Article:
“While a plan sponsor can certainly inquire of a recordkeeper if it is adequately training its call center employees to respond to the new questions that they will be receiving, the recordkeeper is in a better position to make that determination than the plan sponsor,” Wagner says.

The Wagner Law Group says many recordkeepers are closing offshore call centers and may be facing staffing challenges if a significant number of employees are required to quarantine because of the coronavirus. It also says that with increased call center volume, if possible, recordkeepers should expand their call centers. The group suggests one way to address this need is to turn to a broker/dealer (B/D) firm with the capacity to provide call center services and/or to redeploy staff from other departments.

Neuner believes inquiring about adequate staffing, particularly as call volumes are spiking, is an important question for sponsors to be asking of their recordkeepers. “Plan sponsors should never have a ‘set it and forget it’ mindset as it relates to running a retirement plan, especially if the vendor is serving as a directed trustee,” he says. “The sponsor should have regular checks and balances for various types of vendor activities.”

The Wagner Law Group says that besides ensuring recordkeepers’ call centers are operating smoothly, “firms should also confirm that all of their [recordkeepers’] operations (e.g. investing, trading, investor relations, compliance, required recordkeeping) are all functioning as anticipated under their business continuity plans [BCPs], even if such functions are occurring remotely.”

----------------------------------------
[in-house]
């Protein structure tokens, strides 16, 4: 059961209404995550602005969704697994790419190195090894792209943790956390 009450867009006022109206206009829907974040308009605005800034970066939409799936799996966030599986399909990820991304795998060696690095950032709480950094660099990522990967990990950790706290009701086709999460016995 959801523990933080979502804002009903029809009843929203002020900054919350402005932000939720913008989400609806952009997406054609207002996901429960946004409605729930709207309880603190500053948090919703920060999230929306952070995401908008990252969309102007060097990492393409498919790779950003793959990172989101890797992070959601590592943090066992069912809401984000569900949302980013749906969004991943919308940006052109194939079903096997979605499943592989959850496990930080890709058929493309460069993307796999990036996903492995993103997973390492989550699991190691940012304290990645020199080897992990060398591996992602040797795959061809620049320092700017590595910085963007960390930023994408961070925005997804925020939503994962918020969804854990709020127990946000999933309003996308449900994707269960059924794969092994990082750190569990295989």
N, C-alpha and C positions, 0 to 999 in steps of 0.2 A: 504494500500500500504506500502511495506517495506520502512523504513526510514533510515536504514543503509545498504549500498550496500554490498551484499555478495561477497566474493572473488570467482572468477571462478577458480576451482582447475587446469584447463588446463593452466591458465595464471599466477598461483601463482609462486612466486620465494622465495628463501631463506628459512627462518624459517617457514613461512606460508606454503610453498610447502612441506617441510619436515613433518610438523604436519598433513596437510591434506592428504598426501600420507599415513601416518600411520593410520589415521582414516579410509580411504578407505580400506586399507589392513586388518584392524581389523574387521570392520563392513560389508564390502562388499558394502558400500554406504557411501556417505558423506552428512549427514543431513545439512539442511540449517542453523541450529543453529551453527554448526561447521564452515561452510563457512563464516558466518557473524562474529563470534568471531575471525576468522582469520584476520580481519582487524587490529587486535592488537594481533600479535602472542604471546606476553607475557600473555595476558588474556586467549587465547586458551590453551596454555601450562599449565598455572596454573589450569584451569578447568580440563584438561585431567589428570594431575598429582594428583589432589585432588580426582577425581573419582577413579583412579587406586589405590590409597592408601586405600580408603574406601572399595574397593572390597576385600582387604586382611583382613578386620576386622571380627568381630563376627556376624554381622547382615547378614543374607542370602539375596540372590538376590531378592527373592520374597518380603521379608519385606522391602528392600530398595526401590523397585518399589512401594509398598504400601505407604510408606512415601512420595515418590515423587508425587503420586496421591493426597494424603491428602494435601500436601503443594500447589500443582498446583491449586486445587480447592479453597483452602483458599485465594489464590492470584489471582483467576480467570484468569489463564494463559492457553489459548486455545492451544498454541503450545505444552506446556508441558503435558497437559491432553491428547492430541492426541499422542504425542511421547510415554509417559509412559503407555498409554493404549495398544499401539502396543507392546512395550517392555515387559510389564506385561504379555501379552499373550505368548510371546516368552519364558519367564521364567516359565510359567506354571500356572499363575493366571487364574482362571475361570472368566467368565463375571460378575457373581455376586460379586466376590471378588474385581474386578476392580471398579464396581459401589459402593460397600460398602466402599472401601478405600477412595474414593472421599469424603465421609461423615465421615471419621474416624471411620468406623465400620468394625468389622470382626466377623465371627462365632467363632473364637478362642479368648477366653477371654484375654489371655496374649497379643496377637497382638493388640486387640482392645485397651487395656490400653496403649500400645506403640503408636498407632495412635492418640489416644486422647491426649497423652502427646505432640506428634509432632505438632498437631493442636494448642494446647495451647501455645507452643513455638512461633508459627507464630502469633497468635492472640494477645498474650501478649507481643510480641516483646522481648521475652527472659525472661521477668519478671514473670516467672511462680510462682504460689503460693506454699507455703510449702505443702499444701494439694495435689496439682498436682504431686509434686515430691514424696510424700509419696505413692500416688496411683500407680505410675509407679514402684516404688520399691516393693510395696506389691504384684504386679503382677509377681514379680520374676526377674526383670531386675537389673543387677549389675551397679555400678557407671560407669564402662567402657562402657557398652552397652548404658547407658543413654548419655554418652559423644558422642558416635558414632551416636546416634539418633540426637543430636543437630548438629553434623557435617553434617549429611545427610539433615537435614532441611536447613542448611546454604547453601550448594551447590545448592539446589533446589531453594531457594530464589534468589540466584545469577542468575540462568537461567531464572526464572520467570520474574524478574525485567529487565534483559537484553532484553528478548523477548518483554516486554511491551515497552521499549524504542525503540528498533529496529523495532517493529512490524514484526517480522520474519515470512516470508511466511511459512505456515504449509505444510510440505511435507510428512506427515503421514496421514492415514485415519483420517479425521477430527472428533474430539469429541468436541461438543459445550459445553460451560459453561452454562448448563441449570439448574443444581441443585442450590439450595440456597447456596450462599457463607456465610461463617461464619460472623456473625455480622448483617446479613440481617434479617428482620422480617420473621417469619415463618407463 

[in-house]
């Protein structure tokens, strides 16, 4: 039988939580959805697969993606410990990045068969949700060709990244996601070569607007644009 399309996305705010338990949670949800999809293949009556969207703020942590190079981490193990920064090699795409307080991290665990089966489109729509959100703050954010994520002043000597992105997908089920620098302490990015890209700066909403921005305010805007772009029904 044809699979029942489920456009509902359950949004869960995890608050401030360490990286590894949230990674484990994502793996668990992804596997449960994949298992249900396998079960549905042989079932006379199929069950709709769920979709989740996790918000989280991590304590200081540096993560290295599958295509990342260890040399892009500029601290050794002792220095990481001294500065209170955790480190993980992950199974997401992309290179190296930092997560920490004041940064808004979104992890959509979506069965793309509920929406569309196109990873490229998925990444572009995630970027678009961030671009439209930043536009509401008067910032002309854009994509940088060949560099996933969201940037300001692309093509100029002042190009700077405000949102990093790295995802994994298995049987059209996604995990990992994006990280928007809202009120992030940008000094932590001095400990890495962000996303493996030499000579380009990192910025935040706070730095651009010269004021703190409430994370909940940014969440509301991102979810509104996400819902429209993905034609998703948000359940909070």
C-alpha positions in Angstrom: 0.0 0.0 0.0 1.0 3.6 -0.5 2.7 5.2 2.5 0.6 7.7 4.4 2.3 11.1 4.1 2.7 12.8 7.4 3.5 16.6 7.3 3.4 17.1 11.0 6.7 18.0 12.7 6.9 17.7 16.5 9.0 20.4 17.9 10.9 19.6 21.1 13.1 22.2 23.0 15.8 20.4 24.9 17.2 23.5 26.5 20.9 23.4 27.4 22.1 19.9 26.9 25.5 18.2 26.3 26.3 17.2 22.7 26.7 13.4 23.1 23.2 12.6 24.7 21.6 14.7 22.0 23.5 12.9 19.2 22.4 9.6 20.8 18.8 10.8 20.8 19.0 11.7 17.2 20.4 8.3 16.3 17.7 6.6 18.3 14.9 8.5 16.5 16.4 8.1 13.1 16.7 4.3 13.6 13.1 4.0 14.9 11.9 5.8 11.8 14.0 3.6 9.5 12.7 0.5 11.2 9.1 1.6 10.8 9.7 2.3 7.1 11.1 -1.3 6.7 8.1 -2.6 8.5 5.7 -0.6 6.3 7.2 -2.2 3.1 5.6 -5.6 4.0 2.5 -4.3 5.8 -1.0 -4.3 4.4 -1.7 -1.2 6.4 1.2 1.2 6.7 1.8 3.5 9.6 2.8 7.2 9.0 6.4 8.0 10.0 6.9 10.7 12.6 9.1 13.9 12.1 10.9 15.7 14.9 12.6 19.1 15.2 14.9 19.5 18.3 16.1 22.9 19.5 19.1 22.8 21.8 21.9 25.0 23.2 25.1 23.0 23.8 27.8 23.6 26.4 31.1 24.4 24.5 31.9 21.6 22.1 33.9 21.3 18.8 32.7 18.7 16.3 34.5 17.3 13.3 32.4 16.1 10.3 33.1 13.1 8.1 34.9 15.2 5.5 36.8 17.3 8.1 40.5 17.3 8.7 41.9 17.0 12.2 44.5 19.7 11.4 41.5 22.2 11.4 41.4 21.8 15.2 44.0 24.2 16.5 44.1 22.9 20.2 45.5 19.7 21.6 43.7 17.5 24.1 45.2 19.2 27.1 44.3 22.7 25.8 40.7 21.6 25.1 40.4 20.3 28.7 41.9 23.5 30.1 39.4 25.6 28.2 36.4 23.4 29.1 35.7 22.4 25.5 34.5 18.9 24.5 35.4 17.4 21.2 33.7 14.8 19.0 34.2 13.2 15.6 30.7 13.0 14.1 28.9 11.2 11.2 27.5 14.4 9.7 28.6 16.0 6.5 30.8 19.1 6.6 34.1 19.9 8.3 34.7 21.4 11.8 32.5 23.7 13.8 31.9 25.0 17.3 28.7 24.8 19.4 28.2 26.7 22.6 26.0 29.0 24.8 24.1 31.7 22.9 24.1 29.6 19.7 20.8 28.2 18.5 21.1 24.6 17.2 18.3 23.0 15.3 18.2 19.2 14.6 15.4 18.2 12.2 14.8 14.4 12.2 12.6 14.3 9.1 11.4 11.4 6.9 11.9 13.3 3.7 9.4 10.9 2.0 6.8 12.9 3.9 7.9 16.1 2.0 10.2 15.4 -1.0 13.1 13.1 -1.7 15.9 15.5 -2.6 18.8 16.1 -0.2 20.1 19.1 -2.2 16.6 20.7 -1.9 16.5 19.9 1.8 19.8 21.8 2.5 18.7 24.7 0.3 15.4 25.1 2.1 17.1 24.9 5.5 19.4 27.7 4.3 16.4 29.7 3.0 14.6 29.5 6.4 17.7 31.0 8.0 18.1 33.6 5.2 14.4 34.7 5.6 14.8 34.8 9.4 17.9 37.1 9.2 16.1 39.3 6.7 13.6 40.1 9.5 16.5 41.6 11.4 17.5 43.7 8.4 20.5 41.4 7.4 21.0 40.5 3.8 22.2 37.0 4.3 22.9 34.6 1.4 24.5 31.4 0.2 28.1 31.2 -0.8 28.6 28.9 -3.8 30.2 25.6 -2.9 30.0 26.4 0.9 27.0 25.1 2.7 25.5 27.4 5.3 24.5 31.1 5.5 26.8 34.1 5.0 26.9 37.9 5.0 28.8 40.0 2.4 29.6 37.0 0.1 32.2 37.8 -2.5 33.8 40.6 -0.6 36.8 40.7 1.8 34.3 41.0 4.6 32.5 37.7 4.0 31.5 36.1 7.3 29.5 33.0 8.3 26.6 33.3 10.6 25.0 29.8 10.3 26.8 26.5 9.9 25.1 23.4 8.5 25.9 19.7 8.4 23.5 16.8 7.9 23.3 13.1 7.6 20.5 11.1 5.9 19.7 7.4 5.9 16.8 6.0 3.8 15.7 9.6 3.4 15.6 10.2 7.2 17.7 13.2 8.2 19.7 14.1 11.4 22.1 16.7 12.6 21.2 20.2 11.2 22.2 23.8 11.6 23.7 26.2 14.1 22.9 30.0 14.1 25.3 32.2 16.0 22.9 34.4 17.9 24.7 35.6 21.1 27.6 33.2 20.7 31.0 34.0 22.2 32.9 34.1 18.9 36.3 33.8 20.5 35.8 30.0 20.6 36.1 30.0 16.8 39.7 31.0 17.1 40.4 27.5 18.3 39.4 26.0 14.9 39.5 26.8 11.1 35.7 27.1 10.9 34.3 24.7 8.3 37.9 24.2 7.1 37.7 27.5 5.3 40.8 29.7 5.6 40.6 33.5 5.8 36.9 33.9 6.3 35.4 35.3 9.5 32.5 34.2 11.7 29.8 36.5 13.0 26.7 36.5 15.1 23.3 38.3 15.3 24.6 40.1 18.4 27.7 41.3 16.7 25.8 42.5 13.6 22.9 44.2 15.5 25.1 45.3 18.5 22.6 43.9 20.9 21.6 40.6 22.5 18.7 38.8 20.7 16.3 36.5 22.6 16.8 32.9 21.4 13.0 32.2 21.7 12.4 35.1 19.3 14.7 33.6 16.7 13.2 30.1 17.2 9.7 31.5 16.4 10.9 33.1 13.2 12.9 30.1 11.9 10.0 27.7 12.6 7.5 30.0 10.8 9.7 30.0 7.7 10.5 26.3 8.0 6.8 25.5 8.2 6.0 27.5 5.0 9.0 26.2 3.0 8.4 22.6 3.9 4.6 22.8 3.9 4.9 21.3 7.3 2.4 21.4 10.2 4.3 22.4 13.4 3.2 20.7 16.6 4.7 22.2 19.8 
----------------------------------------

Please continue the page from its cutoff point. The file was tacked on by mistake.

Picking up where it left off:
Wagner thinks it is unlikely that the contracts sponsors have with their recordkeepers reference BCPs, but, more likely, they do address how the recordkeeper will be able to continue to function in the event of an emergency. “While the existing agreement with the recordkeeper may not specifically reference business continuity plans,” she says, “it may contain a force majeure provision. That provision, in all likelihood, will not address pandemics but may address generally how the recordkeeper is to respond in an emergency situation. The plan sponsor could inquire how the business continuity plan has been working and if there have been any glitches, but if it is informed that everything is working well, it probably has no further duty of inquiry.”

Recordkeepers with BCPs that do not have procedures for pandemics should add them in, The Wagner Law Group blog says. Recordkeepers’ BCPs should call for having emergency contact information for all staff and using cloud-based systems to reduce the risk of inadequate security around mobile devices, the law firm adds.

The blog says that while the U.S. government has not indicated when the stay-at-home guidelines in place across much of the country are likely to be lifted, recordkeepers should be prepared to continue operating under their BCPs for the next three to six months.

Neuner says “the pressure on recordkeepers is tremendous. Call centers are receiving increasing call volumes and huge swings in activity, with much of the conversations from concerned to panicked participants.” It is important for sponsors to help their participants weather the current market volatility by focusing on the long term, he says.